On July 1st, 2017, the updated Growth Plan for the Greater Golden Horseshoe came into effect. The purpose of the Growth Plan is to manage and guide development in southern Ontario in a manner, which is sustainable, both economically and environmentally, while also building complete communities where families can live, play and work.

The 2017 edition of the Growth Plan includes new policies relating to the expansion of settlement areas, employment lands and to areas around higher order transit. The latter of which is perhaps the most interesting addition to the plan, with respect to urbanism, intensification and transit-oriented development.

As of Canada’s 150th birthday, municipalities in the Golden Horseshoe will be required to delineate areas near planned or existing higher order transit stations in their Official Plans. And it requires that new development in said areas achieve specific density minimums depending on the category of transit in the vicinity.

The Growth Plan defines major transit station areas as lands within a 500 metre radius or 10 minute walk to higher order transit, which include subway, GO, light rail and bus rapid transit stations. However, it will be up to the discretion of the municipality to delineate the boundaries of the station areas depending on land use, context and redevelopment potential.
The density requirement of a particular transit station area will be dependent on the typology of transit present. Areas near a GO station will require a minimum density target of 150 residents and jobs combined per hectare. While areas near LRT and BRT stations will required 160 residents and jobs combined per hectare and a minimum target of 200 residents and jobs combined per hectare will be required for areas near subway stations.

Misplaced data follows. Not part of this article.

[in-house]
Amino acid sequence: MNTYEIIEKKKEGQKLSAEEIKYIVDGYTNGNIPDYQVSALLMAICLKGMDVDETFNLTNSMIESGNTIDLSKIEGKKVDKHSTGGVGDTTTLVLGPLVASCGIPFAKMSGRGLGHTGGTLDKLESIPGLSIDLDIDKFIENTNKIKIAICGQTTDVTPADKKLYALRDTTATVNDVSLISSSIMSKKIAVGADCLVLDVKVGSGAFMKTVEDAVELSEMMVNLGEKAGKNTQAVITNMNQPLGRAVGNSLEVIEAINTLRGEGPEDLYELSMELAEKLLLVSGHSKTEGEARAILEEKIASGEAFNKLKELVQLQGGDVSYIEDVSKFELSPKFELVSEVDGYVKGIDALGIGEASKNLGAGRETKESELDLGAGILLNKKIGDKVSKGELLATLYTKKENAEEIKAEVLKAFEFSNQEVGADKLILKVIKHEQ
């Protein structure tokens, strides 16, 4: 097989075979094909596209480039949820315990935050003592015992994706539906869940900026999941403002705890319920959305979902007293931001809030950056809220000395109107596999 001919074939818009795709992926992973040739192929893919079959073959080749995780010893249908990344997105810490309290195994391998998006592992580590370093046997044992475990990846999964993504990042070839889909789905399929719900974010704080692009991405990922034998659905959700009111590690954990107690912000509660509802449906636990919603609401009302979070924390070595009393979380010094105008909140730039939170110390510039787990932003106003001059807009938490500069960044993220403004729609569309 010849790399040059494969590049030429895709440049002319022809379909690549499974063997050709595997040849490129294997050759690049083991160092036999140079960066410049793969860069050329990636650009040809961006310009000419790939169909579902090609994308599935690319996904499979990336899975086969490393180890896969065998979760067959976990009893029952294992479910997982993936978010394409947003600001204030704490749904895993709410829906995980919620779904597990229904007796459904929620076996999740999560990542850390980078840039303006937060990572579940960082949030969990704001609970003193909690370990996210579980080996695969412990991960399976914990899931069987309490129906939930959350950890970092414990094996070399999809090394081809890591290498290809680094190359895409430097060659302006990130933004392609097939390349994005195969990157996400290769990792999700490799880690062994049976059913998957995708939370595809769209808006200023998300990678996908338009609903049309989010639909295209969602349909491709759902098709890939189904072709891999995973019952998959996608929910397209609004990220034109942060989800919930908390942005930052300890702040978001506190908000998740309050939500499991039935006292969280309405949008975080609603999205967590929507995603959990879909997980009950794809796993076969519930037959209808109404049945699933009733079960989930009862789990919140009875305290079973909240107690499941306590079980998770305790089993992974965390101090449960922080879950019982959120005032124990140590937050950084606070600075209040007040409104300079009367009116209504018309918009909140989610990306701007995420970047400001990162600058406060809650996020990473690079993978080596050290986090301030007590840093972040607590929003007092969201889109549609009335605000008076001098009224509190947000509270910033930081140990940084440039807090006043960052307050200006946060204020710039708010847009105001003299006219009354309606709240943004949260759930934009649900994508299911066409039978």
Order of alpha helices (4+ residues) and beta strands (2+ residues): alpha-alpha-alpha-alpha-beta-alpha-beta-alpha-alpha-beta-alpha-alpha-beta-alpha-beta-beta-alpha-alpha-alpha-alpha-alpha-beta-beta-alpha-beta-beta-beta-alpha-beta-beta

While these density targets may be difficult to visualize, it is worth noting that the “urban growth centres” of municipalities outside of the City of Toronto are also required to plan for at least 200 residents and jobs per hectare. Although the “urban growth centres” are generally larger geographically than what the major transit station areas will be, the intent of this newly created policy is quite telling.

The ramifications of this policy can be quite positive with respect to introducing density and development to areas that previously may not have seen a lot of growth. Particularly in the inner suburbs where the built form context around transit stations can still be relatively auto-dependent. In the long term, this policy may prove to redistribute development more uniformly across the region and to capitalize on infrastructure spending.

Written by: Roman Tsap







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